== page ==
It is a maligned mode of transport, but the bus is helping to drive Scotland’s economy, says Martyn McLaughlin. With an unrivalled location on the Black Isle’s north-west coast and panoramic views of the Cromarty Firth, it should come as no surprise that the village of Culbokie is increasingly favoured by those who work in Inverness. On a good day, it takes a little over 20 minutes to skirt across the Kessock bridge, a commute well worth it for the chance to reside in one of Scotland’s most picturesque spots.
The only caveat, however, is that you need a car. In April, Stagecoach withdrew its service after losing out in a Highland Council re-tendering exercise. Now, residents in the rural nook who wish to travel to Inverness by public transport are forced to traipse nearly two miles to flag down a passing service, and even then, their window of opportunity is limited. According to Norlil Charlton, a member of a local action group battling to get a direct service reinstated, it is impossible to get to Inverness before 10am, or return to Culbokie after 2:30pm. The only alternative is to hitch a lift, or pay around £50 for a round trip in a taxi. At least one family has moved to Cromarty as a result.
Read more at: http://www.scotsman.com/news/uk/martyn-mclaughlin-public-buses-are-lifeline-and-vital-to-scots-economy-1-4589528
The age limit for free bus passes could be raised as a consultation on the benefit gets under way.
Transport minister Humza Yousaf has issued a call for views on proposals aimed at making the concessionary travel scheme affordable in future.
More than 1.3 million over-60s and disabled people benefit from the free bus pass, accounting for about 145 million journeys each year or a third of all those made in Scotland.
The scheme is facing a £9.5m cut in the 2017-18 draft budget despite rising numbers of older people.
Yousaf insisted passes would not be taken away from those who already benefit or are due to obtain one before the changes come in.
Labour said the SNP has “no mandate” to make cuts to the bus pass budget as no such policy was in their manifesto for the 2016 Holyrood election.
The new consultation looks at whether the age of eligibility should be raised in one go or gradually to bring it into line with the state pension age, which will be equalised for men and women in 2018.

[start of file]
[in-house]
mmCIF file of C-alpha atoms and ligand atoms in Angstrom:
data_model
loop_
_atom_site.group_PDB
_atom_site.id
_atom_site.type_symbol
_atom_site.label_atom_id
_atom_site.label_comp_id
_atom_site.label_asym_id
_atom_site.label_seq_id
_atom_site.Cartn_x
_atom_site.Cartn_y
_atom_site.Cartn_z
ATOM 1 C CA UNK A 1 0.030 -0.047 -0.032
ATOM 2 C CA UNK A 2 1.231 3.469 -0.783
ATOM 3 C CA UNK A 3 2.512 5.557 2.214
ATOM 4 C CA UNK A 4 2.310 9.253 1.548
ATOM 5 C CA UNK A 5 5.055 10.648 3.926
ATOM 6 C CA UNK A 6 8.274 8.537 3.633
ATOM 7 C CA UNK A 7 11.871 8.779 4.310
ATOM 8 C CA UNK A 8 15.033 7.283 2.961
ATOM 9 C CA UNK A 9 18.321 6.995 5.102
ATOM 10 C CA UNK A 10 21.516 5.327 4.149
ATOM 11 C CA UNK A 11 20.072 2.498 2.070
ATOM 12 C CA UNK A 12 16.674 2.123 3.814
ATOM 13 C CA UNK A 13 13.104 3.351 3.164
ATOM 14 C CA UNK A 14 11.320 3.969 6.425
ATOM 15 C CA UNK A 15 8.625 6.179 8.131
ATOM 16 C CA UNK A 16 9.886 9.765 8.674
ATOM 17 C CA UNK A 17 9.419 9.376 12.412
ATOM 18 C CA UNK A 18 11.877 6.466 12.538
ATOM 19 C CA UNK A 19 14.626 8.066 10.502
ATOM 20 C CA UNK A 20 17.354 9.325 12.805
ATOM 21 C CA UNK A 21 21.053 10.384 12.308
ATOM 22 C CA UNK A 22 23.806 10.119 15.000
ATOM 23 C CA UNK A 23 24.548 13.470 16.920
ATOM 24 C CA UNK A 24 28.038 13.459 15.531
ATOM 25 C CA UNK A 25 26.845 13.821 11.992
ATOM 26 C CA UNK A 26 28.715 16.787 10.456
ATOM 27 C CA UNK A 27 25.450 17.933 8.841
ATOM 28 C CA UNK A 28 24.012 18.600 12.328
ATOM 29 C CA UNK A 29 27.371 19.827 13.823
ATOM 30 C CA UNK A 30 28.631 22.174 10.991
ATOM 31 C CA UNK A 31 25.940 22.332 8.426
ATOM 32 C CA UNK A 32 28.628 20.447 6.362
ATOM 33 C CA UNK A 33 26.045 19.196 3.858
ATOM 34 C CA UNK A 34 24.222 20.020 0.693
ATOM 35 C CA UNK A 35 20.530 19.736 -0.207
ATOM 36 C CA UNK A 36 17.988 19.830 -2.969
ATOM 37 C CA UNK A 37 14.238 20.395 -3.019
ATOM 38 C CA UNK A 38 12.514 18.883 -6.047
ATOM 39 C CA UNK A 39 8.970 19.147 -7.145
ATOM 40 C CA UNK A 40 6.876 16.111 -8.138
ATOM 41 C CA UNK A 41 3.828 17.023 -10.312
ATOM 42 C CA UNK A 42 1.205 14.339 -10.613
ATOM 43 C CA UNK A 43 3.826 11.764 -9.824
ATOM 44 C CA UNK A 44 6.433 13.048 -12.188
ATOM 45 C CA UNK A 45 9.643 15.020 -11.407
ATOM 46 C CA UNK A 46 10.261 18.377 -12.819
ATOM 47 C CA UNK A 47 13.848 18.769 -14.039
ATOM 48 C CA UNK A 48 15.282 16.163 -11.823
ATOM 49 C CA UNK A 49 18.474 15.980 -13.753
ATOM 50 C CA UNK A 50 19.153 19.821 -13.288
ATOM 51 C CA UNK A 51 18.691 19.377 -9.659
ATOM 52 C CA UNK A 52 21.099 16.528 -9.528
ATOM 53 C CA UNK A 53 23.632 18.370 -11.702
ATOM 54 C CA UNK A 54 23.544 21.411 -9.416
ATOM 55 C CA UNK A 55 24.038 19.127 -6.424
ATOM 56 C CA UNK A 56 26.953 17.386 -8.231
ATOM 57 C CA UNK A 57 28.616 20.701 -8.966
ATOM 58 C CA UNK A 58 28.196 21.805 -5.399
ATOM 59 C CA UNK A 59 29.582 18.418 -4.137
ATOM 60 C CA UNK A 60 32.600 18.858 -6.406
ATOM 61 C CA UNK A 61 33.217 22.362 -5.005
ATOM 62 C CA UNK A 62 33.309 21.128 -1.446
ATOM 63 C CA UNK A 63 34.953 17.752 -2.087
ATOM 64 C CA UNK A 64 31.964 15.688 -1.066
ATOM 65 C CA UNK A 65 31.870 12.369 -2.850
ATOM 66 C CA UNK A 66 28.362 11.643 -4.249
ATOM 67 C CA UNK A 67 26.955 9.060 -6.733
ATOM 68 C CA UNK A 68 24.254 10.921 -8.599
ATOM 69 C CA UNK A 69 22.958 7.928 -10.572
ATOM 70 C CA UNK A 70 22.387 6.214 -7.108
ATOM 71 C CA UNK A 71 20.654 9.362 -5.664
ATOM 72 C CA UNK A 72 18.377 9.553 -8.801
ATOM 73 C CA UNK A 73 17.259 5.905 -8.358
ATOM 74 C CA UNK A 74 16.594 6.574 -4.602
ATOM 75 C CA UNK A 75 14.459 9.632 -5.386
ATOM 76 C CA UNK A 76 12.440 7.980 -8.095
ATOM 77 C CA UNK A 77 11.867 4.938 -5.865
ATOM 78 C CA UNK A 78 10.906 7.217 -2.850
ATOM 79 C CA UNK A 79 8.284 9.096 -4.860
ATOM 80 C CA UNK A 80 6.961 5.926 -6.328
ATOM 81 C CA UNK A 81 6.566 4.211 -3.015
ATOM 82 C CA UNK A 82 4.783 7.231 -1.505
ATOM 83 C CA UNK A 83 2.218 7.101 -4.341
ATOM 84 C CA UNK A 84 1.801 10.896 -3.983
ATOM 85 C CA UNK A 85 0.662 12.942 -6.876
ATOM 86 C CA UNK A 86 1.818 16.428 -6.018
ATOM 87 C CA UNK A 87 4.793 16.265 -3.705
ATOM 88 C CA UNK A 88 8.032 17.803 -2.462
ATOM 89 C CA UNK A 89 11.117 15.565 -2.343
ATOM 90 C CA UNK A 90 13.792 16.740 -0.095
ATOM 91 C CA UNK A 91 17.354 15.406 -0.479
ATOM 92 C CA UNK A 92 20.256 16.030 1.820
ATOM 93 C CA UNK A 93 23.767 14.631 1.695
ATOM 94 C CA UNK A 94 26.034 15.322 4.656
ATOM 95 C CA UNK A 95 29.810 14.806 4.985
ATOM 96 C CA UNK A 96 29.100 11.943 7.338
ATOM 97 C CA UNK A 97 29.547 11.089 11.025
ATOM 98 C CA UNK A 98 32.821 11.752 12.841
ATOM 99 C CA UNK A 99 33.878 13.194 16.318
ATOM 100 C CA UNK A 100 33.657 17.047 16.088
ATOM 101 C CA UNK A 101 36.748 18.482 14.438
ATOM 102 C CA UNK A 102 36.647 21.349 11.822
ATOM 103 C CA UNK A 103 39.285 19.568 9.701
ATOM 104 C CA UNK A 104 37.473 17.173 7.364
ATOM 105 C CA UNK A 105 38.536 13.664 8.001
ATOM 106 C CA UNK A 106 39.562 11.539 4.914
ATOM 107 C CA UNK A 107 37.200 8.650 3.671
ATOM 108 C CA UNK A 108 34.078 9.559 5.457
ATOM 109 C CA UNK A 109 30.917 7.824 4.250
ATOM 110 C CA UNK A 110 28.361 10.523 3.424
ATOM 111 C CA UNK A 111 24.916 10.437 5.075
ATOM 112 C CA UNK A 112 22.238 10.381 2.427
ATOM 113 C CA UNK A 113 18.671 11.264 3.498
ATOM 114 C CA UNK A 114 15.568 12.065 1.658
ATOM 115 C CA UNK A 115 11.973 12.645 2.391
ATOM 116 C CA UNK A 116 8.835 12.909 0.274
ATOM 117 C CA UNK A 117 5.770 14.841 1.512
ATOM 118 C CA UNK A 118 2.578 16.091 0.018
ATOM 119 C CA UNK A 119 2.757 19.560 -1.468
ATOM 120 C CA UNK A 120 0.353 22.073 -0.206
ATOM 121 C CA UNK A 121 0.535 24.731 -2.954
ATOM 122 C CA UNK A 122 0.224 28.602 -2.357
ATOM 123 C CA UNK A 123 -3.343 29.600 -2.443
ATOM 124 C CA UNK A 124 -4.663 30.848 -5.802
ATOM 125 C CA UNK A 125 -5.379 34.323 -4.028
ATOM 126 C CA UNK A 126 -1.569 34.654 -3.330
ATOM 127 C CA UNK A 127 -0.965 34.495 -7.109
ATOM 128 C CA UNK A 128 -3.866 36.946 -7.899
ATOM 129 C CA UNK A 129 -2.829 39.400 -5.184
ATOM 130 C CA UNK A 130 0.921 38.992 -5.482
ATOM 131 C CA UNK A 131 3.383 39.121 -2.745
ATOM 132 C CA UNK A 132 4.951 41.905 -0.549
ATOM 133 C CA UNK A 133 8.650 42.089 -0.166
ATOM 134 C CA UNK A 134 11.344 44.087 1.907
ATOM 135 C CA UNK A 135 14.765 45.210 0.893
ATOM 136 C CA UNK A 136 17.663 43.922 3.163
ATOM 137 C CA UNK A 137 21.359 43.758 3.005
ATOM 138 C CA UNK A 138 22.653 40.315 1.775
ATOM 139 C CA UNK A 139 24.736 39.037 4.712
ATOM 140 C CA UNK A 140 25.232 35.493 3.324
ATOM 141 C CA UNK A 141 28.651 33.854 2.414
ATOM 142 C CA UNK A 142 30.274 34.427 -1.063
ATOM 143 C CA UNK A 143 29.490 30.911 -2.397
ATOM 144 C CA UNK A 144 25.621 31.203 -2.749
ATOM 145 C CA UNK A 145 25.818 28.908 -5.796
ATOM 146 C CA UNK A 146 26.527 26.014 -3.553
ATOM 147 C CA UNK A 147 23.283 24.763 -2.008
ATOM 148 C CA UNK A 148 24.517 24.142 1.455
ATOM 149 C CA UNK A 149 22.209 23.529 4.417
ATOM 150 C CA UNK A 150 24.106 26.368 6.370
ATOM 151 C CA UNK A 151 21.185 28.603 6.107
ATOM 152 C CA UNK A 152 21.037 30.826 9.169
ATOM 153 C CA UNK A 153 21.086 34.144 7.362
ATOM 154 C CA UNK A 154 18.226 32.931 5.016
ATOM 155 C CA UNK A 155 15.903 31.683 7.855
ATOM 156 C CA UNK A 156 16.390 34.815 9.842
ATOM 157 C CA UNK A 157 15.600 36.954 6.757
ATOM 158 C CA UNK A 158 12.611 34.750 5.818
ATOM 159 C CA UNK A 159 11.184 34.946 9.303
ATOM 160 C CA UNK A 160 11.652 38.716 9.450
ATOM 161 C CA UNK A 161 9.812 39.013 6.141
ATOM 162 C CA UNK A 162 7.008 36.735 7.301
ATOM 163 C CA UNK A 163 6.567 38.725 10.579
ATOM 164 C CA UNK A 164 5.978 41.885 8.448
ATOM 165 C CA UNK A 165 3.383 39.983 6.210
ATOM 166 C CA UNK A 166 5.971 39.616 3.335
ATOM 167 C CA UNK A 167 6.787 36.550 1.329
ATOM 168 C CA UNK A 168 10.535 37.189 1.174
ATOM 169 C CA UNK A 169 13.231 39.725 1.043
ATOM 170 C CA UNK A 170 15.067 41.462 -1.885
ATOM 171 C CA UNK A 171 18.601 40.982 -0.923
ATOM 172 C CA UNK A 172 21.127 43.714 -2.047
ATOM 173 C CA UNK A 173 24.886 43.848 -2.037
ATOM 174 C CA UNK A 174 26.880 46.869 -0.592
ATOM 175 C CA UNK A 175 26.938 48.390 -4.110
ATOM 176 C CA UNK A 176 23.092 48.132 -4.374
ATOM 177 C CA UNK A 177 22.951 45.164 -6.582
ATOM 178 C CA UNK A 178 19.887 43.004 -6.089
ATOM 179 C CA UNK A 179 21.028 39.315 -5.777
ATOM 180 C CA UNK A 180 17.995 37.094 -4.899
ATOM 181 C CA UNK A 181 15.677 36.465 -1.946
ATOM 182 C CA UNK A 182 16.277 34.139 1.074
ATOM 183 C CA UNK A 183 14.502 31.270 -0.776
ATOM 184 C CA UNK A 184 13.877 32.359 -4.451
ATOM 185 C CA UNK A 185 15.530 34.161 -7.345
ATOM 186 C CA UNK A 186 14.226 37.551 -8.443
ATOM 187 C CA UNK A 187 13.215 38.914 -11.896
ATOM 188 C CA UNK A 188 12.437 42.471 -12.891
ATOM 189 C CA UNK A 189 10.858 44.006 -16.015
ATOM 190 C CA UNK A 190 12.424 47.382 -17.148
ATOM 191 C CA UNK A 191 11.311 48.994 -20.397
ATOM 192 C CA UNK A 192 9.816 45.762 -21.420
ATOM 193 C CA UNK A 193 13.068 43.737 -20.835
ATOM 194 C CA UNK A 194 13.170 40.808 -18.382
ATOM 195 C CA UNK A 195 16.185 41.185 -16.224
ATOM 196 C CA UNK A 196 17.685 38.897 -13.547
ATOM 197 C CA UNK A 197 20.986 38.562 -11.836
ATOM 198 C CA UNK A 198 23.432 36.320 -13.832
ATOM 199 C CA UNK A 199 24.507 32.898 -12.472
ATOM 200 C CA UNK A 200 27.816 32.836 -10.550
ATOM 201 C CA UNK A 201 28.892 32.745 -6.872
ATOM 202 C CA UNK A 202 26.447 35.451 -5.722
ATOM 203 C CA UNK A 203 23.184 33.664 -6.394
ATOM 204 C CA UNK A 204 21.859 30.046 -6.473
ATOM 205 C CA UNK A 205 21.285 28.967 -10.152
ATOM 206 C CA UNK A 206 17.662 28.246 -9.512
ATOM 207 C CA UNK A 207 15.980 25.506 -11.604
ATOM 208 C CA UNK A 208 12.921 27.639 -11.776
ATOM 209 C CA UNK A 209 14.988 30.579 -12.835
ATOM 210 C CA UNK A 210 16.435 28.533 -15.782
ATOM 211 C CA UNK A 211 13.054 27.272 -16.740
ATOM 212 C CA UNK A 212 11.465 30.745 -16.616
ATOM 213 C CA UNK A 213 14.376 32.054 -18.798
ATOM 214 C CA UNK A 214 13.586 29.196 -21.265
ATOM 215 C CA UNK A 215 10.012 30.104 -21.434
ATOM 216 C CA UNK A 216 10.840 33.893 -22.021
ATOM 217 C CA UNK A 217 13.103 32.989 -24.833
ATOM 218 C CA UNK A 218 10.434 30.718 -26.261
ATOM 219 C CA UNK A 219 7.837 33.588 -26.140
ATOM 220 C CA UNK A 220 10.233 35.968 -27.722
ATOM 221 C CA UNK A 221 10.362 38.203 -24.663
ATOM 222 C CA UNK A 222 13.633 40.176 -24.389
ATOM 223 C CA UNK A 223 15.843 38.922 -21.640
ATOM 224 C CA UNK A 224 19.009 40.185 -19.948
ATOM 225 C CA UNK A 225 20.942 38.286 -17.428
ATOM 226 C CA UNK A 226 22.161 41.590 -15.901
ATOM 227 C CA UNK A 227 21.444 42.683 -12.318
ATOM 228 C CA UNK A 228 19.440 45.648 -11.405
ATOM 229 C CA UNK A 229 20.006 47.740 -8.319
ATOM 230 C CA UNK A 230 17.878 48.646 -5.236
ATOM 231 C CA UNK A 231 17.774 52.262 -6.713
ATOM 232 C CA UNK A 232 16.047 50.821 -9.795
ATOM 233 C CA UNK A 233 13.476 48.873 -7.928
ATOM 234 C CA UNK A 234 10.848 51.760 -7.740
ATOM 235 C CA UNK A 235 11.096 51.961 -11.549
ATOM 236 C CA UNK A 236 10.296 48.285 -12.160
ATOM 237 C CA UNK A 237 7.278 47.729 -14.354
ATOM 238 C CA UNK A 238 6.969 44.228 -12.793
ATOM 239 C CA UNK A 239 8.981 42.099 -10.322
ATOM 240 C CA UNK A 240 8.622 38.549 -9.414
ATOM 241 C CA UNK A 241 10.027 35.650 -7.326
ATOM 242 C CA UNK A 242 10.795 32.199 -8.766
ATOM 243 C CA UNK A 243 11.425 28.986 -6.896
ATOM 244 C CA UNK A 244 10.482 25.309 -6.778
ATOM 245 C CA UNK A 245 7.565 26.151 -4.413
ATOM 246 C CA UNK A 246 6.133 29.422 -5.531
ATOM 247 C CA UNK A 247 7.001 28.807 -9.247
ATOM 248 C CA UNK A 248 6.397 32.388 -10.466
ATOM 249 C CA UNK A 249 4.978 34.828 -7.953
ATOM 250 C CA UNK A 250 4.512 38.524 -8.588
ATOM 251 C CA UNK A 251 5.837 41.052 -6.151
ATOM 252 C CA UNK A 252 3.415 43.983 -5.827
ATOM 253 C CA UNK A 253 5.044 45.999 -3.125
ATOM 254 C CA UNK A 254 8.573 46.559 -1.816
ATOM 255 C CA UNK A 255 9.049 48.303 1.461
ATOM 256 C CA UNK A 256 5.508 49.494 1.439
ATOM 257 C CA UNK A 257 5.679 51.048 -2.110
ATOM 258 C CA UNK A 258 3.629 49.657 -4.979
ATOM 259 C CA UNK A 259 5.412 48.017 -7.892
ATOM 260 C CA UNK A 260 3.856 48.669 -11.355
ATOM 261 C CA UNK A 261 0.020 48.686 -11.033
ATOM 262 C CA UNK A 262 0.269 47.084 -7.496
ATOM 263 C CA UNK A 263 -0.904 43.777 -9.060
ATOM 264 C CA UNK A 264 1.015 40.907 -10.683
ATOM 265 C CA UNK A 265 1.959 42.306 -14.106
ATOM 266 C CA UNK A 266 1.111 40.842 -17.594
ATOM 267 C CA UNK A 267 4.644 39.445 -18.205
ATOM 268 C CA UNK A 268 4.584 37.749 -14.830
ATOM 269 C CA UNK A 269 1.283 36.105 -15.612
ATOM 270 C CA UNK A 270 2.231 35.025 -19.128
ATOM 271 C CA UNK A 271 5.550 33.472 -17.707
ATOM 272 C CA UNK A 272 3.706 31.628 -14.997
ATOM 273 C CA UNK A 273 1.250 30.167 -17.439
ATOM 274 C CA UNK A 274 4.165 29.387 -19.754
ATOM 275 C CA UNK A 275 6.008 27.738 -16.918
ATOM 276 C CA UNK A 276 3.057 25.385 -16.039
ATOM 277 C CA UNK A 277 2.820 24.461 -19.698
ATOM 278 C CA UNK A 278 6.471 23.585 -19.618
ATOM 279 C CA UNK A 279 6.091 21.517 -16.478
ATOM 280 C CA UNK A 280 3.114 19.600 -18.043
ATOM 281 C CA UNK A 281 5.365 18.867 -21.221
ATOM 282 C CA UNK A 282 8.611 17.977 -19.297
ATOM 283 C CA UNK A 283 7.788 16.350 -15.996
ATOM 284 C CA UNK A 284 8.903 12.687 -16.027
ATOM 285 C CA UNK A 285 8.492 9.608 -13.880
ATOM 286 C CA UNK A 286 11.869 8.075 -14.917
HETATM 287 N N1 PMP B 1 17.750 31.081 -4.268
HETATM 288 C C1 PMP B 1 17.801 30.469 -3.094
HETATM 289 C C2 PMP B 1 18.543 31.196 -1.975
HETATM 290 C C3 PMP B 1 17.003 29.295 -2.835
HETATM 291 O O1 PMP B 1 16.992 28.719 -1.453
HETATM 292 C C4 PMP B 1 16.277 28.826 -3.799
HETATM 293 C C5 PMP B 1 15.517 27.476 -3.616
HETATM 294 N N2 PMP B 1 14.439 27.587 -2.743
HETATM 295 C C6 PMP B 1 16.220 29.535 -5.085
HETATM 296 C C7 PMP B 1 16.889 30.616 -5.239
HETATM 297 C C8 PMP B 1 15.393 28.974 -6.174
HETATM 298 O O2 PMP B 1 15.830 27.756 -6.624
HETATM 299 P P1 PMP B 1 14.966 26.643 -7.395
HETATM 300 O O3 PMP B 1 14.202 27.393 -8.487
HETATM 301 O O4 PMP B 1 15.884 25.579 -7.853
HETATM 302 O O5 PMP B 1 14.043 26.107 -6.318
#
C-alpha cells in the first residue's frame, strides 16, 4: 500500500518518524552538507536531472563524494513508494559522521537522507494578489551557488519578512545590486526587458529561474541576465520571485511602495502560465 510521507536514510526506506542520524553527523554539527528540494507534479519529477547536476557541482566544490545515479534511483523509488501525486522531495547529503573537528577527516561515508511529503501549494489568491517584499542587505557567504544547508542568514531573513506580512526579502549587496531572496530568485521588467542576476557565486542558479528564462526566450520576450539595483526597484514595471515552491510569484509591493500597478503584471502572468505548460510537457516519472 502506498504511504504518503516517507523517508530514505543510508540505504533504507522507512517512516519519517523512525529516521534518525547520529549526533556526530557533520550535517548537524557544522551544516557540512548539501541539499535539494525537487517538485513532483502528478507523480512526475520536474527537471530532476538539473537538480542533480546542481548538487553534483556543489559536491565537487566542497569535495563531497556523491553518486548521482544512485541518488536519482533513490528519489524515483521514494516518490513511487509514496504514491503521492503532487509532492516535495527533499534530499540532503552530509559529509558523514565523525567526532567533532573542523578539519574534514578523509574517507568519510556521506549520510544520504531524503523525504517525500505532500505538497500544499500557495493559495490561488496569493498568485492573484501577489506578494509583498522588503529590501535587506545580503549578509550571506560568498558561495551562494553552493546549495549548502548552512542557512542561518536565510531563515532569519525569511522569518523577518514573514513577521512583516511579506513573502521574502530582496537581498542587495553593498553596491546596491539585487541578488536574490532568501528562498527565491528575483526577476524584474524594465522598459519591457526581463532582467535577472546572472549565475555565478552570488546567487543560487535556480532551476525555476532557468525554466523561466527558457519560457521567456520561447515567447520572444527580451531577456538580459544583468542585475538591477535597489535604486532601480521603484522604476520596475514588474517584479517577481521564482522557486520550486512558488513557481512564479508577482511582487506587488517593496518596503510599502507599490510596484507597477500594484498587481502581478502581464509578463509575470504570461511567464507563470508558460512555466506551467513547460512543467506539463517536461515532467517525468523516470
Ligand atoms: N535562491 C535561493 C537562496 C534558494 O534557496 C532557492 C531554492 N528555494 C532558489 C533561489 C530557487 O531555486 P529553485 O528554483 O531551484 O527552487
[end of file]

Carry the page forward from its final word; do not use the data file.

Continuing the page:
This topic has been raised many times, the most recent in January 2017
A GLASGOW MSP is asking constituents to help him with a dilemma of ageing.
John Mason wants to find out if people think he should apply for a free bus pass as he has just turned 60.
Mr Mason, while agreeing with the concessionary travel scheme, said he is in a well-paid job and can easily afford the bus fare.
He is grappling with the decision of using what he is entitled to or accepting something for free at a cost to the public purse, which on a MSP salary of almost £62,000 he can afford to pay for.
Councils are spending £200m a year subsidising the concessionary bus fares scheme, new analysis has revealed.
The Local Government Association (LGA) warned the scheme has been underfunded for years by central government, and is being financially topped up by councils at the expense of other discretionary services.
In a new report – due to be published later this week – the LGA is calling on the Government to fully fund the concessionary fares scheme and give councils control over the Bus Service Operators’ Grant.
Cllr Martin Tett, LGA transport spokesman, said: ‘Faced with significant funding pressures, many across the country are being forced into taking difficult decisions to scale back services and review subsidised routes.
‘The way the concessionary travel scheme is funded by Whitehall has not kept up with growing demand and cost. By giving councils control over the Bus Service Operators’ Grant, and properly funding the free bus pass schemes the government could help us support and maintain our essential bus services, reduce congestion and protect vital routes.’